Malabo is a city that has preserved colonial-era structures such as the Presidential Palace and the Malabo Palace of Justice. Other colonial structures may be seen in the downtown area, however they are as dilapidated as the wooden buildings of Nigeria’s 19th century and Rey Boncoro streets.
Notable structures include the Cathedral of Santa Isabel, which is located on the Roman Catholic Archdiocese of Malabo. It is a neo-Gothic temple that was constructed between 1897 and 1916. It was designed by Luis Segarra Llairadó and funded by contributions from the Spanish government and loyal donations. It features two 40-meter-tall towers. Perhaps the same Antoni Gaud will handle the plans.
Other attractions include La Gaditana, originally known as Finca Amilivia before to 1918, the Casa Teodolita, built in 1902 and one of the city’s oldest structures, the Malabo City Hall, the Church of Elá Nguema, the Independence Square, the Casa de Espaa, and the port bay.
- Bioko Biodiversity Protection Program, Moka, Bioko Island. Visitors, including tourists and schoolchildren, are invited to attend instructional activities. A beautiful set of four backlit posters made by BBPP Outreach Coordinator Jessica Weinberg and financed by an International Primate Protection League grant highlight the necessity of curbing the bushmeat trade. Jessica Weinberg’s paintings, as well as post cards depicting Bioko Island fauna, is for sale.
Staff at the Research Centre can arrange for tours to nearby sights (the Cascades of the Ilyadi River and the Pico Biao Crater Lake). Moka is a good site to explore and study Bioko Island’s rich flora and wildlife due to its mild environment and central position.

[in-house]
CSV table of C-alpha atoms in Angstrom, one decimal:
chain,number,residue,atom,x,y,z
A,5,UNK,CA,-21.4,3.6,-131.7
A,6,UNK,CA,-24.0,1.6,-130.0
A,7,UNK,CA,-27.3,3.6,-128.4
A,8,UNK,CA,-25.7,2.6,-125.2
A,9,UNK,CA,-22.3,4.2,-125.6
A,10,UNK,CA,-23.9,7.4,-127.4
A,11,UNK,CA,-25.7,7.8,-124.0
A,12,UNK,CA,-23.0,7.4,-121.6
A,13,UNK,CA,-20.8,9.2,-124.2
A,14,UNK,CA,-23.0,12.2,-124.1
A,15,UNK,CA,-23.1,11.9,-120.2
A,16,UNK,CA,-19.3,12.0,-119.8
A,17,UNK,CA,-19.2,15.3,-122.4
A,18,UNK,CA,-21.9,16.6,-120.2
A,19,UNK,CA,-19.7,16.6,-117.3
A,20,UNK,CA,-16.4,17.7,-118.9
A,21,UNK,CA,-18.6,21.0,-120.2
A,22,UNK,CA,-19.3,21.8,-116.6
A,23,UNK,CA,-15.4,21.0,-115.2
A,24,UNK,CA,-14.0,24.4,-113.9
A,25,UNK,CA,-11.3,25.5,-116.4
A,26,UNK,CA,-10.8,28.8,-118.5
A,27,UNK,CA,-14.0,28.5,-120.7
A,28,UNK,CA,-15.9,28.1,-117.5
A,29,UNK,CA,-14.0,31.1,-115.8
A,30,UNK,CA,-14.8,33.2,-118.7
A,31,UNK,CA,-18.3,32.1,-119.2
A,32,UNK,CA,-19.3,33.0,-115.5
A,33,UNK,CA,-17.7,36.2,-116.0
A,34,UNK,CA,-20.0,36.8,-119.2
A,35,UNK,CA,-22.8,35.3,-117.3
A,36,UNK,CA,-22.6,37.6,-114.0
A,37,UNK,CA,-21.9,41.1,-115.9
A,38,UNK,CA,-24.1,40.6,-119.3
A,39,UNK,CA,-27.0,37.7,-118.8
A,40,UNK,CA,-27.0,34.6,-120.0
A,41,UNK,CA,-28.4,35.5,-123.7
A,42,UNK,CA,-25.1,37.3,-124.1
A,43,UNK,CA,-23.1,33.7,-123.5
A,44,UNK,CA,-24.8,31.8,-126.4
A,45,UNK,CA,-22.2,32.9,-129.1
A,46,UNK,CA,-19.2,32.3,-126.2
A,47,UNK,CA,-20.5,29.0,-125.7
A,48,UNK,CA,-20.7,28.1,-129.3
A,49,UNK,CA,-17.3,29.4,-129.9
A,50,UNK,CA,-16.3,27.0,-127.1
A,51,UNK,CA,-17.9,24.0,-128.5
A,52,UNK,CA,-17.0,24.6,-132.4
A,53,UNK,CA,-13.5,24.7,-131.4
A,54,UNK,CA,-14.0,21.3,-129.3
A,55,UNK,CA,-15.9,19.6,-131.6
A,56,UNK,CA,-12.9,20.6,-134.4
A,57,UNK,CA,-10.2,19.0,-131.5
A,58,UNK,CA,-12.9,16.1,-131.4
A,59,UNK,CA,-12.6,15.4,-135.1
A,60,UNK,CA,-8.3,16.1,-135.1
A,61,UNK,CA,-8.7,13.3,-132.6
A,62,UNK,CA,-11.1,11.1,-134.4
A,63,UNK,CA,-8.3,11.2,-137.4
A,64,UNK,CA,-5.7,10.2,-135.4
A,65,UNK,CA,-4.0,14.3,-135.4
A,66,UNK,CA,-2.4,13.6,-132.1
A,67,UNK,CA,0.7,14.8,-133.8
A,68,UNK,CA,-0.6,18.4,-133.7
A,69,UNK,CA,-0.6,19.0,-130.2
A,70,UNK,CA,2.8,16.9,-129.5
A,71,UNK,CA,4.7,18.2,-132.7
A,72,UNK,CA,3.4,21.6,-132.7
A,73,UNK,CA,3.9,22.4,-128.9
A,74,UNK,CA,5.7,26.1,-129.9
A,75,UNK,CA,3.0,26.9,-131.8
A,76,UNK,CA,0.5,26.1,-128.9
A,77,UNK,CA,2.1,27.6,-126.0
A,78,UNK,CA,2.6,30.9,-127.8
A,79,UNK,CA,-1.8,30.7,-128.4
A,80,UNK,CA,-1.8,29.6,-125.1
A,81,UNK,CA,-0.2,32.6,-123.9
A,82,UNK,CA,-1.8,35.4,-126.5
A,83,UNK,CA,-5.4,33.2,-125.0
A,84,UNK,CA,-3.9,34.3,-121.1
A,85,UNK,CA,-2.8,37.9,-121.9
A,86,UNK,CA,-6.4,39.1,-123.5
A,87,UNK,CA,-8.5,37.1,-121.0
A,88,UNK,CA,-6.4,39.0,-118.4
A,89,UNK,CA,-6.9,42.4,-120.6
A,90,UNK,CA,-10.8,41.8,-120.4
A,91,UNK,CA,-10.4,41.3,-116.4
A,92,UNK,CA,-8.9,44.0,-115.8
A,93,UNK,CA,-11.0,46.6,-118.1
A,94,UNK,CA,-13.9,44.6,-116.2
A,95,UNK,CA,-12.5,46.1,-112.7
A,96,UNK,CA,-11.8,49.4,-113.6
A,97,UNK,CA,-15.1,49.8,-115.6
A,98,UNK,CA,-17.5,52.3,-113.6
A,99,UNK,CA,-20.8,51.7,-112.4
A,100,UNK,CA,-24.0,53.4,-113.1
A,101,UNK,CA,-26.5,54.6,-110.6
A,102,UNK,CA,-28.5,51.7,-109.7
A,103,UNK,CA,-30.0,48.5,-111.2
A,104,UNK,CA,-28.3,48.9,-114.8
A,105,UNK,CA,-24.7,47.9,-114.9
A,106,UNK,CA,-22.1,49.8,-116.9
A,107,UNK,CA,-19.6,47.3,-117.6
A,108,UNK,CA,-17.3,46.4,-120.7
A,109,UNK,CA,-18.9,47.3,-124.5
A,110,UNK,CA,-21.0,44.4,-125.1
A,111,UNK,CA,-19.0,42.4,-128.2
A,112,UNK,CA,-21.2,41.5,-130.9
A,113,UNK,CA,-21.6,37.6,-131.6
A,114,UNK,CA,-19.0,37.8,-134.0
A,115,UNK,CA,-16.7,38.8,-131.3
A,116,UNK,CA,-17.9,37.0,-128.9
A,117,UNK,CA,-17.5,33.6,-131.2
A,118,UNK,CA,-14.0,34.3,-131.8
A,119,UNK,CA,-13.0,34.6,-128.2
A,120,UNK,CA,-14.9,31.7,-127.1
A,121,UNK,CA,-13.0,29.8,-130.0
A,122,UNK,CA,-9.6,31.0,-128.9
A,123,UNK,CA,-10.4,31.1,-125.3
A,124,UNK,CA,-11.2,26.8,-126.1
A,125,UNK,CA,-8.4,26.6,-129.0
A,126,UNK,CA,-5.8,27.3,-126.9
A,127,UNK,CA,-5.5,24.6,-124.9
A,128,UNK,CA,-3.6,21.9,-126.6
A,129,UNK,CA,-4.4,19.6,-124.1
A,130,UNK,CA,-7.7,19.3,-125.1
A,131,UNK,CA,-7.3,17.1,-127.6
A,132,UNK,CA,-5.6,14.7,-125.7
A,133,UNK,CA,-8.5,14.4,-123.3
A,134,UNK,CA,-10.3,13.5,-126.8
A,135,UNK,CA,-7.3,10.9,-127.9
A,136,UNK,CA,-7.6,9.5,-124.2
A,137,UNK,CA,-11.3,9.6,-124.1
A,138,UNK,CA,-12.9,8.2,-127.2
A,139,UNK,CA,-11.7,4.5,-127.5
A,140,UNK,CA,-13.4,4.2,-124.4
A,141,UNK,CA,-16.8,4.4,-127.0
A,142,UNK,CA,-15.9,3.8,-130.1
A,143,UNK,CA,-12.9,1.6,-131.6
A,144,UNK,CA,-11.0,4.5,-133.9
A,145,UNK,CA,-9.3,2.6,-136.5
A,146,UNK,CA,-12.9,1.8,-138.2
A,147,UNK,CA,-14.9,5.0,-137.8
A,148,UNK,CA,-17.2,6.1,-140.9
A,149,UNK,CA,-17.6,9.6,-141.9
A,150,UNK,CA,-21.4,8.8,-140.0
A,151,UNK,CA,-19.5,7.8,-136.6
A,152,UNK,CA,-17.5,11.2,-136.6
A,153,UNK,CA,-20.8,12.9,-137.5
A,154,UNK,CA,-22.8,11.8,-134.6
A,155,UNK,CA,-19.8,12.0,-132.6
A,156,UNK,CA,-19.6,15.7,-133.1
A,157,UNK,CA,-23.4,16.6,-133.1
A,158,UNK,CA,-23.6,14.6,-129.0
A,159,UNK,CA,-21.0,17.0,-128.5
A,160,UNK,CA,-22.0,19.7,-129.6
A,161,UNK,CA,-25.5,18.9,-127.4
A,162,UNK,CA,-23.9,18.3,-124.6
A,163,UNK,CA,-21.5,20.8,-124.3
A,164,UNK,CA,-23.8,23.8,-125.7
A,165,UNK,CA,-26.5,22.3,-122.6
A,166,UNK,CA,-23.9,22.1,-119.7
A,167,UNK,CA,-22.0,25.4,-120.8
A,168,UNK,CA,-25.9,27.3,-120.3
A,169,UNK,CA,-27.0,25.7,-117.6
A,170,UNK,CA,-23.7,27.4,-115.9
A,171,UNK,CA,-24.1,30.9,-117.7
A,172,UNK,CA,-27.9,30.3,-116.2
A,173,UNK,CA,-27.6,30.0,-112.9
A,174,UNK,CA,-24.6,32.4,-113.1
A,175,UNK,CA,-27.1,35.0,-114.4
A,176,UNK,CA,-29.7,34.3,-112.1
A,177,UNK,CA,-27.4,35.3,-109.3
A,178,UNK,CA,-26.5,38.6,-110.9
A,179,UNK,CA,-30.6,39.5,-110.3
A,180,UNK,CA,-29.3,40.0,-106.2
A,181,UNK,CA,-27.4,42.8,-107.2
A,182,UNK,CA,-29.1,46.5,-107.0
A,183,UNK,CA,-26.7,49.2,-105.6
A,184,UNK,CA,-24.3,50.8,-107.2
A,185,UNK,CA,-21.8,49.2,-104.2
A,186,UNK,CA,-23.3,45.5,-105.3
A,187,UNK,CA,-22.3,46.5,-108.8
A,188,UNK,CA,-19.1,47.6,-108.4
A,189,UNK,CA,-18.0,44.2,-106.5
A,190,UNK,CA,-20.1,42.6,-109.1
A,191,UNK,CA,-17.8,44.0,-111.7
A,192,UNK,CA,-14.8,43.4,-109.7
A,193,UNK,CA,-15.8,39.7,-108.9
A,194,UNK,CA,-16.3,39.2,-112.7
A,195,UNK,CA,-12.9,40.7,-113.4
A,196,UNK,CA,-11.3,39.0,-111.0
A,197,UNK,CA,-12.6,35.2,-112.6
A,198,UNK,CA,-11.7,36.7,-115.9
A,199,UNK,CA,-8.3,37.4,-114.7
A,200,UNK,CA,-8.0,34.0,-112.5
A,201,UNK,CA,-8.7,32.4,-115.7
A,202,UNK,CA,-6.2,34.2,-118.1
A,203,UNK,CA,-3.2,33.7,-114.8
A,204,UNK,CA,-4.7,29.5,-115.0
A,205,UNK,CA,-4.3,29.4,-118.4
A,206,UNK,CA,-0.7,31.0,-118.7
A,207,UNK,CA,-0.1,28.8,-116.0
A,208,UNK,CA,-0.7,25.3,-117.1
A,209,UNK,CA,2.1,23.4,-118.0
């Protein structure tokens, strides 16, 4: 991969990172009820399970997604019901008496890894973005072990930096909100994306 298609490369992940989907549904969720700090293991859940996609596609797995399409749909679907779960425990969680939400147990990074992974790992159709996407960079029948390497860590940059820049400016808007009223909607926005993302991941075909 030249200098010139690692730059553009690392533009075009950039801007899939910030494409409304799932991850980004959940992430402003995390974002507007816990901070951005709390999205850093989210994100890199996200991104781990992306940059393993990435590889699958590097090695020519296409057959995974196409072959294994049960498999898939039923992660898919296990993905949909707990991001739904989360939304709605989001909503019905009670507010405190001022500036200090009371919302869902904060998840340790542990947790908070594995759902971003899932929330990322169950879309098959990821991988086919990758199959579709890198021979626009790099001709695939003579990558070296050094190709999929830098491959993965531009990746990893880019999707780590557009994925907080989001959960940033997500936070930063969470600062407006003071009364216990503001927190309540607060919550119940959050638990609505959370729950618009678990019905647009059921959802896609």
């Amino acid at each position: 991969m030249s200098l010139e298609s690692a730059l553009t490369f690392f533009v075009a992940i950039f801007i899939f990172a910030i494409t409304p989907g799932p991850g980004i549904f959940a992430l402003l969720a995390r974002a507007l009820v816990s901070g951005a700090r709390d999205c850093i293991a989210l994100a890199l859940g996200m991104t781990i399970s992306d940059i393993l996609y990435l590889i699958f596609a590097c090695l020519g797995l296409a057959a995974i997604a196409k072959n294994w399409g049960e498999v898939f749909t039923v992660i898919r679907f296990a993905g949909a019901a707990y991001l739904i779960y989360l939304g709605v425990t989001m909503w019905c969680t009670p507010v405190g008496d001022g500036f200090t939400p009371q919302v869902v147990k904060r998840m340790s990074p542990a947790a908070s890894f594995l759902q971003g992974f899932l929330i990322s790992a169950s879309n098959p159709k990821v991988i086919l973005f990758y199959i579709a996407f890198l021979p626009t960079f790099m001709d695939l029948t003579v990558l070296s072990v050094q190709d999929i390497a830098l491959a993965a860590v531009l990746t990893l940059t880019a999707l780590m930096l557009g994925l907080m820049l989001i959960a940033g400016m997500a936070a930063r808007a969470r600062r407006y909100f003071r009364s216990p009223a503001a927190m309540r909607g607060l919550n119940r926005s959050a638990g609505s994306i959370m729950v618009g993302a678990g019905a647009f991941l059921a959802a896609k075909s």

- Universidad Nacional de Guinea Ecuatorial, Luba Road. The UNGE campus is centered on a grassy plaza featuring a statue of Teodoro Obiang, Equatorial Guinea’s current president. The earliest buildings on the UNGE campus were constructed by the Spanish during their reign over the island. The original structures resemble a Spanish colonial architectural style, with arches and low spreading buildings used often. The classrooms of the university’s older section are arranged in a semi-circle around the lawn. A new building in a more contemporary form has being constructed on the university’s south side. The walls are light in color and reflective, which reduces the amount of passive solar heat generated in the structure. The rooms are spacious and feature huge windows that allow for plenty of natural light. The structure is square and shiny. The university has a tiny library.